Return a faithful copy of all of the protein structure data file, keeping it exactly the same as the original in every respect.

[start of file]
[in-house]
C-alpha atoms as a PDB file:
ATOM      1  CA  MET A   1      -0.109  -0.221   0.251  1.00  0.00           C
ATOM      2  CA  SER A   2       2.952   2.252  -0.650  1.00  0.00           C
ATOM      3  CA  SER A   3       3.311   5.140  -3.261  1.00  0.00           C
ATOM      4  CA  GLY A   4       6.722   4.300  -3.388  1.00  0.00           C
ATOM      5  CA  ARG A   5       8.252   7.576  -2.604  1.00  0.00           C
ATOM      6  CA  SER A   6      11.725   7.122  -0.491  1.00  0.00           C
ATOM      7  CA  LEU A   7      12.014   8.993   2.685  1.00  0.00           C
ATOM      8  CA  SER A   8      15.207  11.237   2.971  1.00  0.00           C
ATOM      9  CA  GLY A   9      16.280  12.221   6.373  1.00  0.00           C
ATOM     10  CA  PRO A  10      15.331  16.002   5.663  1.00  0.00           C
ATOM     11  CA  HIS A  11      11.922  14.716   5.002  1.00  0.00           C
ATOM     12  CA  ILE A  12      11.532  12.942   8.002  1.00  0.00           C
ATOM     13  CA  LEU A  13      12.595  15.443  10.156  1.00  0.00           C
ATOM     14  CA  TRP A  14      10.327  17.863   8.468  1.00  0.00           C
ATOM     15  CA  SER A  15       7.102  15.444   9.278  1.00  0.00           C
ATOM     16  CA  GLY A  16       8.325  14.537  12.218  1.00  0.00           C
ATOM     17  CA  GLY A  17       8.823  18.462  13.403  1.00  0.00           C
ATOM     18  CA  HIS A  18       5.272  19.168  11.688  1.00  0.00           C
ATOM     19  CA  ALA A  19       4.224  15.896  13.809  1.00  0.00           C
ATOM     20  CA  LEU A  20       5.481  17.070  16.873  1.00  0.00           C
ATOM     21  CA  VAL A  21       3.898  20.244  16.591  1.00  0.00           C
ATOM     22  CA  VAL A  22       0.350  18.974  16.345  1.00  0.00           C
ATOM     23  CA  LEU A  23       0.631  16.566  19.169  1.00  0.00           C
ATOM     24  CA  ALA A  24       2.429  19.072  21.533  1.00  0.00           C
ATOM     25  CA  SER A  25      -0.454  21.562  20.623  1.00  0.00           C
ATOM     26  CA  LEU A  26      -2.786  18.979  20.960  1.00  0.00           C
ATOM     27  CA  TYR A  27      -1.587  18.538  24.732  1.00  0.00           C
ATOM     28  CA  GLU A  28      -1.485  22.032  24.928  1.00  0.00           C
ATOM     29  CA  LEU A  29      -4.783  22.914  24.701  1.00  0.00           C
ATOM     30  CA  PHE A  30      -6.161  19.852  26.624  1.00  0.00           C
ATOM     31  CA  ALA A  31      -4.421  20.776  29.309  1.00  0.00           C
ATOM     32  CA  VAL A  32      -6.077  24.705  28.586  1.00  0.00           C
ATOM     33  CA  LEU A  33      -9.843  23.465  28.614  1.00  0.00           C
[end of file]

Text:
[in-house]
C-alpha atoms as a PDB file:
ATOM      1  CA  MET A   1      -0.109  -0.221   0.251  1.00  0.00           C
ATOM      2  CA  SER A   2       2.952   2.252  -0.650  1.00  0.00           C
ATOM      3  CA  SER A   3       3.311   5.140  -3.261  1.00  0.00           C
ATOM      4  CA  GLY A   4       6.722   4.300  -3.388  1.00  0.00           C
ATOM      5  CA  ARG A   5       8.252   7.576  -2.604  1.00  0.00           C
ATOM      6  CA  SER A   6      11.725   7.122  -0.491  1.00  0.00           C
ATOM      7  CA  LEU A   7      12.014   8.993   2.685  1.00  0.00           C
ATOM      8  CA  SER A   8      15.207  11.237   2.971  1.00  0.00           C
ATOM      9  CA  GLY A   9      16.280  12.221   6.373  1.00  0.00           C
ATOM     10  CA  PRO A  10      15.331  16.002   5.663  1.00  0.00           C
ATOM     11  CA  HIS A  11      11.922  14.716   5.002  1.00  0.00           C
ATOM     12  CA  ILE A  12      11.532  12.942   8.002  1.00  0.00           C
ATOM     13  CA  LEU A  13      12.595  15.443  10.156  1.00  0.00           C
ATOM     14  CA  TRP A  14      10.327  17.863   8.468  1.00  0.00           C
ATOM     15  CA  SER A  15       7.102  15.444   9.278  1.00  0.00           C
ATOM     16  CA  GLY A  16       8.325  14.537  12.218  1.00  0.00           C
ATOM     17  CA  GLY A  17       8.823  18.462  13.403  1.00  0.00           C
ATOM     18  CA  HIS A  18       5.272  19.168  11.688  1.00  0.00           C
ATOM     19  CA  ALA A  19       4.224  15.896  13.809  1.00  0.00           C
ATOM     20  CA  LEU A  20       5.481  17.070  16.873  1.00  0.00           C
ATOM     21  CA  VAL A  21       3.898  20.244  16.591  1.00  0.00           C
ATOM     22  CA  VAL A  22       0.350  18.974  16.345  1.00  0.00           C
ATOM     23  CA  LEU A  23       0.631  16.566  19.169  1.00  0.00           C
ATOM     24  CA  ALA A  24       2.429  19.072  21.533  1.00  0.00           C
ATOM     25  CA  SER A  25      -0.454  21.562  20.623  1.00  0.00           C
ATOM     26  CA  LEU A  26      -2.786  18.979  20.960  1.00  0.00           C
ATOM     27  CA  TYR A  27      -1.587  18.538  24.732  1.00  0.00           C
ATOM     28  CA  GLU A  28      -1.485  22.032  24.928  1.00  0.00           C
ATOM     29  CA  LEU A  29      -4.783  22.914  24.701  1.00  0.00           C
ATOM     30  CA  PHE A  30      -6.161  19.852  26.624  1.00  0.00           C
ATOM     31  CA  ALA A  31      -4.421  20.776  29.309  1.00  0.00           C
ATOM     32  CA  VAL A  32      -6.077  24.705  28.586  1.00  0.00           C
ATOM     33  CA  LEU A  33      -9.843  23.465  28.614  1.00  0.00           C